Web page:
1. Understanding Traditional Food Behaviour and Food Security In Rural First Nation Communities: Implications for Food Policy Connie H. Nelson Mirella L. Stroink PURPOSETo better understandthe context of localfood behaviour fromthe perspective ofFirst Nationcommunity members.
2. CHN4 Data Sources Survey Findings from three First Nation communities in Northwestern Ontario METHODS Study 1: Ginoogaming 20 respondents from a gardening workshop 14 women, 5 men, mean age 32 Survey assessed: physical health, life satisfaction, foods eaten, food knowledge, food values (healthiness, price, convenience, localness), and social capital
3. METHODSStudy 2: Aroland 24-35 respondents 14 men and 7 women, mean age 44 Survey assessed: eating patterns (fish, blueberries, wild rice, grouse), food insecurity, perceived contamination of the foods, health, life satisfaction, connectedness to land and nature, social support, purpose, nutrition and exercise.METHODSStudy 3: Aroland and Eabametoong 18 respondents from each community Aroland: 14 men, 3 women, mean age 44; Eabametoong: 12 men, 4 women, mean age 32 Survey was the same as study 2 except that moose eating replaced grouse.
4. Research Question 1:What are the patterns of association among local food behaviour andvarious indicators of health and well-being? 1. Local Food Behaviour and Health Study 1: Ginoogaming Fishing and HuntingLife Satisfaction .49*Social Capital .50* Study 2: Aroland Fish Eating Fish Eating Fish Eating Spring Summer FallLife Satisfaction .49* .48*Sense of Purpose .72** .67**
5. 1. Local Food Behaviour and Health Study 3: Aroland and Eabametoong Eabametoong: proportion of local diet as meat was correlated with lower food insecurity. Aroland: eating fish, moose, and blueberries in several seasons were associated with better nutrition, health, weight, and exercise, and with lower food insecurity.1. Local Food Behaviour and HealthThe benefits of participation in local food extends beyond diet, exercise, and physical health to include a sense of inner purpose, life satisfaction, and social capital.
6. Research Question 2:To what degree is local food behaviour occurring in the studiedcommunities? 2. Levels of Local Food Behaviour Study 1: Ginoogaming Most frequent sources of food: (1) grocery store, (2) convenience store, (3) fishing & hunting Study 2: Aroland For 58% of the sample, local food is less than 20% of diet Study 3: Aroland and Eabametoong No significant differences between communities on local food consumption
7. 2. Levels of Local Food Behaviour Fish, moose, and berries are important to the local diet with variation by season. However, store- bought food seems to account for at least half of the diet in these communities.Research Question 3:What are the factors that limit and support local food behaviour?
8. 3. Factors that Limit and Support Local Food Behaviour Study 1: Ginoogaming – knowledge and values Fishing and hunting were associated with knowledge of fishing/hunting and with valuing cheap, tasty, easy, and local / culturally relevant foods. 3. Factors that Limit and Support Local Food Behaviour Study 2: Aroland – perceived contamination Percent frequency of response: Not at all A little Somewhat Quite Very much affected affected affected affected affectedFish 19.4 19.4 36.1 19.4 5.6Blueberries 40 12 20 16 12Grouse 36 36 28 0 0Wild rice 40 20 40 0 0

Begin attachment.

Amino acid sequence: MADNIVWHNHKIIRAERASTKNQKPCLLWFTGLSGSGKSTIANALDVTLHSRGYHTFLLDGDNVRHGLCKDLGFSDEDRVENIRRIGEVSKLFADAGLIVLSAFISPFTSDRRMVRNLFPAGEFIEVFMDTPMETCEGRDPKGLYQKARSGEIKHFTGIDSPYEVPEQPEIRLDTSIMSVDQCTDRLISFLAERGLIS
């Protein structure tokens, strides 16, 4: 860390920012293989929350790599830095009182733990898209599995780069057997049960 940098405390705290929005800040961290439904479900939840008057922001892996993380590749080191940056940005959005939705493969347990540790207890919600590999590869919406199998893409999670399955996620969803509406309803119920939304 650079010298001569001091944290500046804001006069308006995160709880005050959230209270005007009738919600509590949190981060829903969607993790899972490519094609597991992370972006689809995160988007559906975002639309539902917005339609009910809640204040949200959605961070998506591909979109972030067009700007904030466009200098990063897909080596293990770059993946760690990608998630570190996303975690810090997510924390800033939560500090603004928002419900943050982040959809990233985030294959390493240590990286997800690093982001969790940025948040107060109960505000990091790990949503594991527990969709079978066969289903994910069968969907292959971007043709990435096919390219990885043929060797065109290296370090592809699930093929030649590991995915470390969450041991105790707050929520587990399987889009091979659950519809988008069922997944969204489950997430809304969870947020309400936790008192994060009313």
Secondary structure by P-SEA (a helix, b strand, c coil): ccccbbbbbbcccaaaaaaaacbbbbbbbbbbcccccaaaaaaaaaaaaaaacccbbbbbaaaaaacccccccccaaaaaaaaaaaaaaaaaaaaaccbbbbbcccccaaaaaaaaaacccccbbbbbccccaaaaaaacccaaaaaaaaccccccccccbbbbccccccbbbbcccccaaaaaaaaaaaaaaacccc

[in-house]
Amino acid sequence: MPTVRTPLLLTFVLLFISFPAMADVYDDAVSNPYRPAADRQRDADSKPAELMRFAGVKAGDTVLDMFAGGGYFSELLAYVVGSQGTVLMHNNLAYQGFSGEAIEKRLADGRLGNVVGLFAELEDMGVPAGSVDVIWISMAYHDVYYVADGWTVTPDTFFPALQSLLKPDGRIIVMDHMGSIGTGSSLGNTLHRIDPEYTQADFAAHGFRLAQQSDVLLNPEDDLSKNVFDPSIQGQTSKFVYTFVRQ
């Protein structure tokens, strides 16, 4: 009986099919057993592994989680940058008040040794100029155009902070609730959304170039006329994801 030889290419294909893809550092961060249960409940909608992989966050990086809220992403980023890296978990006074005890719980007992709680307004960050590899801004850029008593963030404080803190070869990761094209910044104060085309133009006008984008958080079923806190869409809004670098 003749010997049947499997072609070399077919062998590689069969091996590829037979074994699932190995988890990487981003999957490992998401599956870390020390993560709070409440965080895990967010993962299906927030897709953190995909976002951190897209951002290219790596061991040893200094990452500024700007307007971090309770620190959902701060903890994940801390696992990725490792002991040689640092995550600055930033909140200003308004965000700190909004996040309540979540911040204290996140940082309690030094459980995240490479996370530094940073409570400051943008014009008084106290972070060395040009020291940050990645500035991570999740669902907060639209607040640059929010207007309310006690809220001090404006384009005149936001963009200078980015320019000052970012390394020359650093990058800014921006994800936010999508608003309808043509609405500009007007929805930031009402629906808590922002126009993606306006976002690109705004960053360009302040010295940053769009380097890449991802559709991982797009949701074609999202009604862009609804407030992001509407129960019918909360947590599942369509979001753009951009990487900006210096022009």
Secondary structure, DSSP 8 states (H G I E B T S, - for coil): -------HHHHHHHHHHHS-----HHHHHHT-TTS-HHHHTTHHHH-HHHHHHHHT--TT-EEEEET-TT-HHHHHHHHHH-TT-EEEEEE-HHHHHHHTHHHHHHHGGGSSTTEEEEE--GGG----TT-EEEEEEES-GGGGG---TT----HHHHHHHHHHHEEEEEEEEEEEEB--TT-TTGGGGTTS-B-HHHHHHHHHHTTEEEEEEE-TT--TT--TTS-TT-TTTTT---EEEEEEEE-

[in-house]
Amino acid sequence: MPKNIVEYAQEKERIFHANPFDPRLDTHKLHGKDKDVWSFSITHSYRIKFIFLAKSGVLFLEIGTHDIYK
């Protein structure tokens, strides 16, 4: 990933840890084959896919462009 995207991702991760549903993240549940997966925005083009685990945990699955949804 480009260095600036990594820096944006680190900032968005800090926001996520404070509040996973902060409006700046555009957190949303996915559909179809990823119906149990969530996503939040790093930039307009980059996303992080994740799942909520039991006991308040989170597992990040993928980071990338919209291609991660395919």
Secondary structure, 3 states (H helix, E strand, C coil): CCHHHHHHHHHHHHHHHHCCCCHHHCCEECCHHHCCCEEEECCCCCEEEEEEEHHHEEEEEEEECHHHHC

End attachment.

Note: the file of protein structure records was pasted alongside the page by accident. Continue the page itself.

9. 3. Factors that Limit and Support Local Food Behaviour Study 2: Aroland – connection to land & culture Fish-winter Fish-spring Fish-summer Fish-FallConnection to .47* .37 .46* .52*NatureConnection to .22 .23 .65** .49LandConnection to .39 .29 .63** .51land via foodAboriginal .25 .66** .44 .24participation 3. Factors that Limit and Support Local Food Behaviour Consumption of local food is associated with having the required knowledge, with valuing easy, tasty, local and culturally relevant food, with not perceiving the food to be contaminated, and with feeling connected to nature, traditional lands, and culture.
10. CONCLUSION Participation in local food brings multiple benefits. Despite the dominance of the market-based food system, local food behaviour continues to occur. Knowledge, values, perceived contamination, and connection to land affect local food behaviour.POLICY IMPLICATIONS These results suggest policy developments that could facilitate local food behaviour.
11. POLICY IMPLICATIONS Education: Support place-based, lifelong, inter- generational learning systems that foster knowledge of local food activities and build supportive food values. Strengthen experiential learning opportunities that reveal the role of food in connecting to land, nature, and culture as well as the resulting impacts on health.POLICY IMPLICATIONS Natural Resource Management: Support ecosystem-based community management of natural resources on traditional lands. Recognize that the perception of contamination affects local food behaviour; demonstrate that the protection of local food sources is a guiding meta-priority in all industrial activities.
12. SUPPORTIVE POLICY SHIFTS Build stream-lined food inspection and processing facilities adapted to remote communities so that local food (including meat) can be traded. These should support livestock, small-scale food growing, and forest food sources. By nurturing local and regional trade through established grocery stores, ensure that reasonably priced, healthy, and high quality food is available at local stores. Develop policies that mitigate the impact of climate change on food production, as the north is particularly susceptible.Thank you!